Family Security Matters
Yesterday, April 11, 2016, Reuters reported that a U.S. Navy officer, Lieutenant Commander Edward Lin, will face espionage charges. Lin was apart of the Navy’s Patrol and Reconnaissance Group, which handles intelligence collection operations. While it has yet to be fully verified, it is believed Lin was sending secrets to either China or Taiwan.
The case of Lieutenant Commander Lin would just be a small piece in China’s larger plan for stealing U.S. secrets. The strategic threat of China understanding our military capabilities rivals that of terrorism and cyber security, and it is unclear if the U.S. has the ability or understanding to counter this threat.
Lin, born in Taiwan, was accused “twice of sending secret information and three times attempting to do so to a representative of a foreign government “with intent or reason to believe it would be used to the advantage of a foreign nation.”” according to Reuters.
While Lin may not have had access to highly classified information, it is a known strategy for the Chinese to rely on large numbers of low level workers to gain information. The Chinese work the information like a puzzle, putting smaller pieces together in order to form a larger picture. It is more difficult to find hundreds of low level people, as opposed to known higher ups with sensitive information.
The Canadian Navy has also been a victim of Chinese espionage. In 2013 it was discovered that a Chinese-Canadian man, Qing Quentin Huang, was sending information to the Chinese. Huang was arrested for allegedly sending information regarding Canada’s ship building capability. With this information, foreign governments can gain a tactical advantage over a nation’s Navy by preparing for the capabilities it would encounter.
The U.S. has uncovered multiple attempts by the Chinese to steal sensitive material regarding economic and military technology and capabilities in the past.
- Gwo-Bao Min was an aeronautical engineer from Taiwan. In 1975 he began to work at the Lawrence Livermore National Laboratory. An FBI investigation into Min discovered he had been giving secrets to the Chinese regarding nuclear weapon technology, including how to miniaturize nuclear warheads. However, no formal charges were placed on Min, as prosecutors felt the evidence was not strong enough.
- Katrina Leung was recruited by the FBI to spy on Chinese officials, and during her time with the FBI it is estimated she was paid more than $1.7 million. Leung turned out to be a double agent, and was able to acquire classified information from her FBI handler James Smith. Leung passed along information regarding military, nuclear, and political information to the Chinese for over a decade.
- Wen Ho Lee was an employee of the Los Alamos National Laboratory where he worked on the bomb-design unit. The FBI began to investigate Lee in the early 1980s when he began connecting with Gwo-Bao Min. Lee was then suspected of stealing the design of the W88 nuclear warhead and sending it to the Chinese. Lee was arrested in December 1999 and indicted on 59 felony counts alleging that he illegally downloaded classified information and violated the Atomic Energy Act and the Foreign Espionage Act. However, after striking a deal with the Federal Government, he only pled guilty to one count, and was later given compensation for a faulty investigation.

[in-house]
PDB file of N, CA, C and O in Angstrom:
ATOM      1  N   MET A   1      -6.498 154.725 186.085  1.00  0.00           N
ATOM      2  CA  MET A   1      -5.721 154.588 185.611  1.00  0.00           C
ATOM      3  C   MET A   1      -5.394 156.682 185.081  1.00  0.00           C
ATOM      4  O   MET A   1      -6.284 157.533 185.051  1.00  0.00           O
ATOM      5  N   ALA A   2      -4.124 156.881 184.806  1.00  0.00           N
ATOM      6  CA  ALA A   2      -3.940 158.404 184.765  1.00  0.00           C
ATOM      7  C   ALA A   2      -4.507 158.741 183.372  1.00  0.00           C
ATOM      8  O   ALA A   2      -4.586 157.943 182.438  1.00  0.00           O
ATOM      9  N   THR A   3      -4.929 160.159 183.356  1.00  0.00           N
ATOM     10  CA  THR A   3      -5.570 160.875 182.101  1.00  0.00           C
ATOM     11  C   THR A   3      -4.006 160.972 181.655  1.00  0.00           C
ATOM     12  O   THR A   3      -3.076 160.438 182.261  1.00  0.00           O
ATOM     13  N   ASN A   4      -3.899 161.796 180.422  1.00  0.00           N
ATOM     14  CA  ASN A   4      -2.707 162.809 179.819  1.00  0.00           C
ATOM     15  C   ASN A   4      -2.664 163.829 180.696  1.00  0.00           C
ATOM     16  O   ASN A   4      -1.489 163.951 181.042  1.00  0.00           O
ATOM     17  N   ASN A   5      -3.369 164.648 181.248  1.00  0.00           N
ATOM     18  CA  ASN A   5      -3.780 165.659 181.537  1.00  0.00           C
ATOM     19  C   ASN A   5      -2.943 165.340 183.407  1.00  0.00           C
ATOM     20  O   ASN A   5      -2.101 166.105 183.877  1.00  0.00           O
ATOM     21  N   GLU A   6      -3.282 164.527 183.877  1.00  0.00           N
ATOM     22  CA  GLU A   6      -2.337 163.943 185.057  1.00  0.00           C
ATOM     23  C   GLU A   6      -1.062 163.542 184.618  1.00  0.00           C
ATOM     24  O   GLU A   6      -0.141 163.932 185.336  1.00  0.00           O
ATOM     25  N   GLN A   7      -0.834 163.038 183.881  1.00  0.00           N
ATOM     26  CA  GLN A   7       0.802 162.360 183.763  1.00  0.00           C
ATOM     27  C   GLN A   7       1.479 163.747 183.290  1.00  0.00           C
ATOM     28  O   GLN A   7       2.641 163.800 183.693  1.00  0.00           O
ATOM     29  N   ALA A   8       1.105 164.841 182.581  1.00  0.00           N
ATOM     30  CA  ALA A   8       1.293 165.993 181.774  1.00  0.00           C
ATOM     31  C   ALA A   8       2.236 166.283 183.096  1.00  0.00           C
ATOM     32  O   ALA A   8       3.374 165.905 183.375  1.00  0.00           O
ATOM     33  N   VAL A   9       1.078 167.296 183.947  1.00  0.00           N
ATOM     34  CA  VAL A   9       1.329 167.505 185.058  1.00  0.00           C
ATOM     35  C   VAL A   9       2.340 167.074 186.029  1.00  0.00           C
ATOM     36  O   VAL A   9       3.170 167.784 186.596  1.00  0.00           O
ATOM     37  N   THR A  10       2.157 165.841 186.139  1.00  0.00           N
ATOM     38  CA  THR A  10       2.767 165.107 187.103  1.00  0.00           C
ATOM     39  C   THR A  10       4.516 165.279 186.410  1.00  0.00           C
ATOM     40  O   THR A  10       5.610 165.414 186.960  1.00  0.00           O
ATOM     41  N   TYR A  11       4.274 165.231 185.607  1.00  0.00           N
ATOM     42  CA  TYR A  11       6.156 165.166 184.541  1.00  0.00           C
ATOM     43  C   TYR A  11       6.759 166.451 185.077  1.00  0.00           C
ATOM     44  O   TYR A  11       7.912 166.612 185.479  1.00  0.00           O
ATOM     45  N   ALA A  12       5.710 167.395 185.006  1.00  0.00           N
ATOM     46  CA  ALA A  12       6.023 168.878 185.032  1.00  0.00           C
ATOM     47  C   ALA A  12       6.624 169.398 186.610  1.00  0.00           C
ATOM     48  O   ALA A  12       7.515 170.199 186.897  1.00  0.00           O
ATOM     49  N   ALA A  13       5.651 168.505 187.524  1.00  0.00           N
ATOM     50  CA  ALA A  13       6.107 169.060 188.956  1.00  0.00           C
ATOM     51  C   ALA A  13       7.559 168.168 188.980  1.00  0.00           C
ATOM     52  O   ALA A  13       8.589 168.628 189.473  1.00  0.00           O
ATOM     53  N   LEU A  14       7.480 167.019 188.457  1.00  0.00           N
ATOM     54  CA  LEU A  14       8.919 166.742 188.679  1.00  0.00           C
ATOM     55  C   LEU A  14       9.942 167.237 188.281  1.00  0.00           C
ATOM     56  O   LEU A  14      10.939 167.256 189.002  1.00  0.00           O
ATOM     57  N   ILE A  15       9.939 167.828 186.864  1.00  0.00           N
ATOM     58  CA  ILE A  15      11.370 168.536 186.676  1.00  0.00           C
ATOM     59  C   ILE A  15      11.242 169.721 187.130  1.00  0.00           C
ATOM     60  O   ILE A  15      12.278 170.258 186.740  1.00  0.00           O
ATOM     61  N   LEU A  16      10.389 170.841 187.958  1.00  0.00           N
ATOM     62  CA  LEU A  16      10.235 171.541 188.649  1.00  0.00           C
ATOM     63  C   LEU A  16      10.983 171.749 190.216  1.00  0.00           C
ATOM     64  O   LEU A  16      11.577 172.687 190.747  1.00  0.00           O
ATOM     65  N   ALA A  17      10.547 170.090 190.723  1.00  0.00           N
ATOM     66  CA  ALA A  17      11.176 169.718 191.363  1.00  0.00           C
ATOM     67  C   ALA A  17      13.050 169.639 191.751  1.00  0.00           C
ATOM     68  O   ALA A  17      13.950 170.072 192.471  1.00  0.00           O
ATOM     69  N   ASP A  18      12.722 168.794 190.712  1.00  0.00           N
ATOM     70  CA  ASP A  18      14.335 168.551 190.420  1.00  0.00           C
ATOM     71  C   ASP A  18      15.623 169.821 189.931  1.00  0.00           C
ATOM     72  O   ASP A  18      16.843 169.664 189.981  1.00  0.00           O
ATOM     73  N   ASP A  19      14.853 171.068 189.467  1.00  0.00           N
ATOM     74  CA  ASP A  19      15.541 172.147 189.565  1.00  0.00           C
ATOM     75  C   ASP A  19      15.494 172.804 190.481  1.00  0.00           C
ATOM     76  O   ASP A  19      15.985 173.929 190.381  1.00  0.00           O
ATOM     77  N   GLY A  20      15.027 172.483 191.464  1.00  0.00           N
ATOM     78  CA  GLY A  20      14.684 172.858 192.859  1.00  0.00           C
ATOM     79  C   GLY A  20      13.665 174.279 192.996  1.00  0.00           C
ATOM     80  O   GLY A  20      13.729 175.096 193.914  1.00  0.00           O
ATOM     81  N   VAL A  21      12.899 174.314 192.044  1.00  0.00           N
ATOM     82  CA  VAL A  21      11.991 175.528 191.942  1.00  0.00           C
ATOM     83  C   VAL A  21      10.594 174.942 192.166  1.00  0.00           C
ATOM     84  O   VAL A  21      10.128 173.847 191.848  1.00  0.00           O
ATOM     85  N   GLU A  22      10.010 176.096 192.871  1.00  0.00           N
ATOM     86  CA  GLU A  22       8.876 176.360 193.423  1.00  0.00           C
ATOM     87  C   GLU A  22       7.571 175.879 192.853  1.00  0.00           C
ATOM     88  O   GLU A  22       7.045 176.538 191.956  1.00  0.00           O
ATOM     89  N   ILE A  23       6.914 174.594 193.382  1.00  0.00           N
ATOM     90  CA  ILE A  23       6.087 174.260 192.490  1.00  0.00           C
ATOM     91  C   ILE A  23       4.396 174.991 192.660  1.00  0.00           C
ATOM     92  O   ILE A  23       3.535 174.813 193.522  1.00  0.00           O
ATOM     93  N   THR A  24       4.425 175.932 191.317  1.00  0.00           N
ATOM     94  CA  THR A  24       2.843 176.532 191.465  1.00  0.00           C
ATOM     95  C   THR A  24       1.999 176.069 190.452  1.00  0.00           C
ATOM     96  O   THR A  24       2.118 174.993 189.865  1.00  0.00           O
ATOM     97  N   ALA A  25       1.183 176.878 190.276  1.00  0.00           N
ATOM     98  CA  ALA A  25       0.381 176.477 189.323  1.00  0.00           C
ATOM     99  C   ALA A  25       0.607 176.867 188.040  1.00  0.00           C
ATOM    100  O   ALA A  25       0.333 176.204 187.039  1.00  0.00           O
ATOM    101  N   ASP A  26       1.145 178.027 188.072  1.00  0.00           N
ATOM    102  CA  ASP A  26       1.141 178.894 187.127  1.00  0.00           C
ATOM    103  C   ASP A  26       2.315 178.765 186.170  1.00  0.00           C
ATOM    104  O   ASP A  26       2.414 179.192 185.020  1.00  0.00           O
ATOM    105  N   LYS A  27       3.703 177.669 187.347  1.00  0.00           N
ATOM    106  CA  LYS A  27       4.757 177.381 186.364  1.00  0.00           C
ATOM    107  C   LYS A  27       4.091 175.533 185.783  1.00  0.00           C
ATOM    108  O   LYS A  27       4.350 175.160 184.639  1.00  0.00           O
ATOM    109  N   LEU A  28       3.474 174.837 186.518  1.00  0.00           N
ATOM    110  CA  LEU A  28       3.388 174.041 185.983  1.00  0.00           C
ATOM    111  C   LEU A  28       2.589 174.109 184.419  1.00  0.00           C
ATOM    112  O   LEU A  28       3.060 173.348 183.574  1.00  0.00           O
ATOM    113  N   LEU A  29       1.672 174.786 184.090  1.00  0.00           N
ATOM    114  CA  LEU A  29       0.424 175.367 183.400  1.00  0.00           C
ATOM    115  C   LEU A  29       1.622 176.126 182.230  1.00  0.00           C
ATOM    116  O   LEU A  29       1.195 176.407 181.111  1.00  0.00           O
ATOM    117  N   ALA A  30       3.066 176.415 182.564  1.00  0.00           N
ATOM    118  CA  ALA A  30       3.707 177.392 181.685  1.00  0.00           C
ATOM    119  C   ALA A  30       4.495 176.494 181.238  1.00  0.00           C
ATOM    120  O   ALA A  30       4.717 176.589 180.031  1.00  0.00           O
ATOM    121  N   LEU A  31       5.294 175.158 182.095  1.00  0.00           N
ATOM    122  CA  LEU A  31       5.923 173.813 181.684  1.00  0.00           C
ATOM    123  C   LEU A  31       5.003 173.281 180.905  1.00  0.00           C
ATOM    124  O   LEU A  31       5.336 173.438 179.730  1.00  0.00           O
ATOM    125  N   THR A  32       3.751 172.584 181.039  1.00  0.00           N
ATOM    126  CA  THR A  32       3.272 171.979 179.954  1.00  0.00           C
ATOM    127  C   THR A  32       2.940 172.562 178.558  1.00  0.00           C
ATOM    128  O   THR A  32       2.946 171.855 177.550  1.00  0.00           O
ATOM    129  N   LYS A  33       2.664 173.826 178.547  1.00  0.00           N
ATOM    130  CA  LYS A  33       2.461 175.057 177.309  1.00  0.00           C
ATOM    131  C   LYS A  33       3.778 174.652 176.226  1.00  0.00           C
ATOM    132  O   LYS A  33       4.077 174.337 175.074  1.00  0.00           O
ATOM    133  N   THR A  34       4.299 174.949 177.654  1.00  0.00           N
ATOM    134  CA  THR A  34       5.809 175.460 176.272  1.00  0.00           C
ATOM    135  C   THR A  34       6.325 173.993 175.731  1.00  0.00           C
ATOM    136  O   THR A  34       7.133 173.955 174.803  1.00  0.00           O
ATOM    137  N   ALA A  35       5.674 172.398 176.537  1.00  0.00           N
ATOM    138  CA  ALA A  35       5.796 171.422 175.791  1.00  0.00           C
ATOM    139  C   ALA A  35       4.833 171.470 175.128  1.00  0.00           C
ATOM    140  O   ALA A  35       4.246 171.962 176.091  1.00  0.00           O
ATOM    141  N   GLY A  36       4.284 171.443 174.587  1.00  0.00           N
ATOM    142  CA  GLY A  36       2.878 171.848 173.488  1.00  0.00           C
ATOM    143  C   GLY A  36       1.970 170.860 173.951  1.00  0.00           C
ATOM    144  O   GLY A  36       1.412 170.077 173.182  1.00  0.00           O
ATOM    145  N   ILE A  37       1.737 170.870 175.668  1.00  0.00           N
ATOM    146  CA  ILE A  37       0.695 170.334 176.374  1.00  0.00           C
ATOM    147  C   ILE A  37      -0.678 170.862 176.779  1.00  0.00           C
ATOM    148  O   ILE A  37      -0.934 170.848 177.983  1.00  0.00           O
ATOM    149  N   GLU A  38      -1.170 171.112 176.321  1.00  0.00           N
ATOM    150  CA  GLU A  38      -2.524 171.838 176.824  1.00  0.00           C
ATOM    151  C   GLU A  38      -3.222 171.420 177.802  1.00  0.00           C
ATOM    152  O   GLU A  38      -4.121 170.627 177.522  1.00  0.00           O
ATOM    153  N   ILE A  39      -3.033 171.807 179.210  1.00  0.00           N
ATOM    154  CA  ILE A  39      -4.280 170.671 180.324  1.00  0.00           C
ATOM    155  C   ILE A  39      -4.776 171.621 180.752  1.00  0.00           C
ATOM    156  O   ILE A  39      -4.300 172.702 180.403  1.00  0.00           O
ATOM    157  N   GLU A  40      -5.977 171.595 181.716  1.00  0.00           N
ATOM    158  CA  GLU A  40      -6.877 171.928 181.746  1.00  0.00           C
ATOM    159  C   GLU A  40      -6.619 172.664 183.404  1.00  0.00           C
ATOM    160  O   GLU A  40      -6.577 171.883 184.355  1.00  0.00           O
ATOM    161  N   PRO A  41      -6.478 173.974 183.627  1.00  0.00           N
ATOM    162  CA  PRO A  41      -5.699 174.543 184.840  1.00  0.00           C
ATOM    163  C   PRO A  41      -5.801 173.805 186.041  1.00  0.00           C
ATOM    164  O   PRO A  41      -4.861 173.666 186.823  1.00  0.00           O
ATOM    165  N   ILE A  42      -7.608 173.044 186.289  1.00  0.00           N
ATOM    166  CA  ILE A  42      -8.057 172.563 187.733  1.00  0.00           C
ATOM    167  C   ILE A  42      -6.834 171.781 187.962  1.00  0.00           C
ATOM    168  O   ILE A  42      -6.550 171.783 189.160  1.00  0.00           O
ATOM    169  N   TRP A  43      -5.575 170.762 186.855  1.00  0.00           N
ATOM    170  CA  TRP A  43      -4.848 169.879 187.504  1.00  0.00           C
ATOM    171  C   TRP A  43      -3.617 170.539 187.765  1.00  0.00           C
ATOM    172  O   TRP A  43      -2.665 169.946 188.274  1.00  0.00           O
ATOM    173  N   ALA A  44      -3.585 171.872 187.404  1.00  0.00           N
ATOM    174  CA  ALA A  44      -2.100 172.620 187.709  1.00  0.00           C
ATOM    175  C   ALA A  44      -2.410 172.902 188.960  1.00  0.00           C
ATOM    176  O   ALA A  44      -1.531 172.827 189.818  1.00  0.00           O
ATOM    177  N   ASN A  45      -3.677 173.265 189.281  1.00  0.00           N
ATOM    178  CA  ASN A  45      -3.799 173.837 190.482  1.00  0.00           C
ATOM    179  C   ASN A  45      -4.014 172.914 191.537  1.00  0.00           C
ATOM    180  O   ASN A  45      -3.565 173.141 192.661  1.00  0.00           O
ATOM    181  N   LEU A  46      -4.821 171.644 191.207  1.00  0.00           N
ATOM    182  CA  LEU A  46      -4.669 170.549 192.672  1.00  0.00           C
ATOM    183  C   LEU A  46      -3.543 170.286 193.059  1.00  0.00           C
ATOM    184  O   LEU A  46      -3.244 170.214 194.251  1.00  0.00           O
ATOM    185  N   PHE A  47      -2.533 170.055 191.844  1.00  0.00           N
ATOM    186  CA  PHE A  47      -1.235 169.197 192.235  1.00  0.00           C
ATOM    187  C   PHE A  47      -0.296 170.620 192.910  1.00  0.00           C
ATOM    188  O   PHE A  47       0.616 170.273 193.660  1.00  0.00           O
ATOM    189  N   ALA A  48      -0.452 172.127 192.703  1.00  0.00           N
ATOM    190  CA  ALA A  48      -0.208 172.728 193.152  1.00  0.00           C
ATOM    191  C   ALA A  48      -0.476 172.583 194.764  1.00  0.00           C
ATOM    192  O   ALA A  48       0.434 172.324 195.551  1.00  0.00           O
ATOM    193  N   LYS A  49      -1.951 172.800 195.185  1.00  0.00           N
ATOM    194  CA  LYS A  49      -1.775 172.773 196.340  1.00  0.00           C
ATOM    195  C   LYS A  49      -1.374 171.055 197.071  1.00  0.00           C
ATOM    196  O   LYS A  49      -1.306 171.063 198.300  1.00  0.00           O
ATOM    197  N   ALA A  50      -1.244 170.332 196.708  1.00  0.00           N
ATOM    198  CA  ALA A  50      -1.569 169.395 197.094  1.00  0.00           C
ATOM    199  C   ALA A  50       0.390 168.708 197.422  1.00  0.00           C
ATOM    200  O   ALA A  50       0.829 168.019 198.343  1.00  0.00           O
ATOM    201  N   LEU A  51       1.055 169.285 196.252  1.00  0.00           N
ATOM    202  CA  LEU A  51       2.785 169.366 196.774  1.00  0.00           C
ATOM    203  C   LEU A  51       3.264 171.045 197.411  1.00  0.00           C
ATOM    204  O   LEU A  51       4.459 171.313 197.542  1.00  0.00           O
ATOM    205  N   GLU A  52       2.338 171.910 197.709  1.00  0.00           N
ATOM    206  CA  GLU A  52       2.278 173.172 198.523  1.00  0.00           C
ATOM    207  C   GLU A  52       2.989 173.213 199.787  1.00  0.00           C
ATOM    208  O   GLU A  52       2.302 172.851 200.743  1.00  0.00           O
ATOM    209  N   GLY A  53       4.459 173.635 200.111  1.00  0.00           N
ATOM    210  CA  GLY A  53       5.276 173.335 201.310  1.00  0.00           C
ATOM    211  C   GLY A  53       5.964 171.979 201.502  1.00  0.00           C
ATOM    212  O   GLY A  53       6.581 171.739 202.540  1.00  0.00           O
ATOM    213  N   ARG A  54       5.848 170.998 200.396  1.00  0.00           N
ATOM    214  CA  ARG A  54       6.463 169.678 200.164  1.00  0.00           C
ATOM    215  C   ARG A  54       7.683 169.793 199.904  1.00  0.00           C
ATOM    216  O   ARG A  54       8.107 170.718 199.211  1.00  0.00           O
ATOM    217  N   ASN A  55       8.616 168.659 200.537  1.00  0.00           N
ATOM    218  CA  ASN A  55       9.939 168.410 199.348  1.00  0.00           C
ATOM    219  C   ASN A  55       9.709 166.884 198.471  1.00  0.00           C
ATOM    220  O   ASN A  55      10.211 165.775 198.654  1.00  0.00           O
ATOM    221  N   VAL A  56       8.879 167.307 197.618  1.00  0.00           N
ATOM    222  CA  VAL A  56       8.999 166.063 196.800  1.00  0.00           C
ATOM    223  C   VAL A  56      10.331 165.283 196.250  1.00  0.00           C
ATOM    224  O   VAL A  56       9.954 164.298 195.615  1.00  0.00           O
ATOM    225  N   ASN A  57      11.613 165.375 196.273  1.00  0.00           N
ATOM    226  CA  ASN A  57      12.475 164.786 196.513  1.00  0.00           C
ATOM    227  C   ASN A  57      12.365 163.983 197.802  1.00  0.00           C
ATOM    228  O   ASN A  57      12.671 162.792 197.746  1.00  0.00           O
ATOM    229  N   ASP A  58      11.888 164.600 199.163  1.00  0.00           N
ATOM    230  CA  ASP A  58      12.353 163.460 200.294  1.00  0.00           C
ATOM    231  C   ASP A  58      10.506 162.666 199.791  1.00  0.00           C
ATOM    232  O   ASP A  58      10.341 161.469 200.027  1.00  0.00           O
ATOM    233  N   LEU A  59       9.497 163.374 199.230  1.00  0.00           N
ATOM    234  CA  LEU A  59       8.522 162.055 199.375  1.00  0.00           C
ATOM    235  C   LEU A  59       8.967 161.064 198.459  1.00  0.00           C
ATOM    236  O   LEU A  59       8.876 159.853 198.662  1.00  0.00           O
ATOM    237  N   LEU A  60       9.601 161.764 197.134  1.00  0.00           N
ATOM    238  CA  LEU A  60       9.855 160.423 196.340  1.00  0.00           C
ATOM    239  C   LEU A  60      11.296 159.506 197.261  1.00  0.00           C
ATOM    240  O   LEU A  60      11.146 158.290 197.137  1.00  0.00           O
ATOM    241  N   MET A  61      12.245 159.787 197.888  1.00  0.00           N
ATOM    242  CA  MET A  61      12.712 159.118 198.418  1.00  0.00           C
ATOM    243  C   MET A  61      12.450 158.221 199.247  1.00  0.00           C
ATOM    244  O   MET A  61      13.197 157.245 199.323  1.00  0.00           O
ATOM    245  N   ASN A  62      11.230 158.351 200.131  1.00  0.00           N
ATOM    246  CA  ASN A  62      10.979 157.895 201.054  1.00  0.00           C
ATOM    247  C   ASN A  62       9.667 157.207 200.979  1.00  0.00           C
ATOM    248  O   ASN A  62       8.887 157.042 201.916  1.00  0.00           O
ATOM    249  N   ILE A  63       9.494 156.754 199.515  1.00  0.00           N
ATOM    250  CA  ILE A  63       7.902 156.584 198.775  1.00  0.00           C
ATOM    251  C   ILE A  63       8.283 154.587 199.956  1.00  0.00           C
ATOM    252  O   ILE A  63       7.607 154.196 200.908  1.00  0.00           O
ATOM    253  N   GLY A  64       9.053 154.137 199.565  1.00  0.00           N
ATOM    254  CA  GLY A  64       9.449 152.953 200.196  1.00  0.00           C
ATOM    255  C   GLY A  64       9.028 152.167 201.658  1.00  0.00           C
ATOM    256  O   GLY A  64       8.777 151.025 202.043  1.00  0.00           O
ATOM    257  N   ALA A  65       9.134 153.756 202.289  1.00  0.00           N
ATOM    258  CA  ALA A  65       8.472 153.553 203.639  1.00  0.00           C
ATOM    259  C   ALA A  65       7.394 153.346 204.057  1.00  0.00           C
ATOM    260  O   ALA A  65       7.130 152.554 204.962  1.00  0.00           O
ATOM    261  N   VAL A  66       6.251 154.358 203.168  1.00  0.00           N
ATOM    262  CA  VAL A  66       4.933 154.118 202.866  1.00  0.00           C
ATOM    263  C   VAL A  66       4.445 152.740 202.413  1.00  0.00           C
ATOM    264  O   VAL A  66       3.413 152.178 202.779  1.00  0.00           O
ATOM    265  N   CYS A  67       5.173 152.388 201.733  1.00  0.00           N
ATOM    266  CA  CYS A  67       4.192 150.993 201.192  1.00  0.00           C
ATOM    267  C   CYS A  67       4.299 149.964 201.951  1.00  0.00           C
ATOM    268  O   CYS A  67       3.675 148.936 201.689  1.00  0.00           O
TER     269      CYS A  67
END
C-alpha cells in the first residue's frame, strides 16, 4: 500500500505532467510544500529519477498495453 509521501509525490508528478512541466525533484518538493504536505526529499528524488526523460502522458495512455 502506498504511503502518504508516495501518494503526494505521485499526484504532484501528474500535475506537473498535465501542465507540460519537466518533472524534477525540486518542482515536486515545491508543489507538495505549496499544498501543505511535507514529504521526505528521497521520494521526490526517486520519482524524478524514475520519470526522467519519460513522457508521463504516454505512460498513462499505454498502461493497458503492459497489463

These examples illustrate the vulnerability of our nation’s classified information to foreign espionage. The Chinese have not just tried to steal our national security information, but also our economic technology and capabilities. The Justice Department has characterized the vast scale of Chinese corporate espionage as a national security emergency. The Chinese stealing U.S. corporate information is costing U.S. companies billions of dollars and over 2 million jobs.
Instead of investing in innovation themselves, the Chinese are simply stealing the innovative technologies coming out of the U.S. This allows the Chinese to focus primarily on cheap labor and production, instead of paying larger salaries for innovative thinkers.
While China has illustrated its ability to steal valuable secrets from both the federal and private sector, the U.S. still lacks in the ability to counter these efforts. In a discussion on Strategic Counterintelligence, Michelle Van Cleave, who served as the National Counterintelligence Executive (NCIX) under President George W. Bush, argued the U.S. does not have the understanding or the ability to counter foreign powers’ espionage efforts. Her criticism comes in the lack of strategic understanding put on Counterintelligence. The U.S. has for too long focused espionage as a case-by-case event instead of looking at the larger picture. Her argument is perfectly summed up by a quote by Former deputy defense secretary John Hamre, “the goal should not be to catch the spy after he’s gotten into the country; we’ve got to stop him from entering in the first place.”
The U.S. is at a constant threat from foreign governments stealing information. Whether it be security or economic information, the U.S. must look to guard its valuable assets. A stronger focus on CI will be the first step in the right direction to mitigating these threats before it is too late.
Kevin Samolsky writes for the Center for Security Policy
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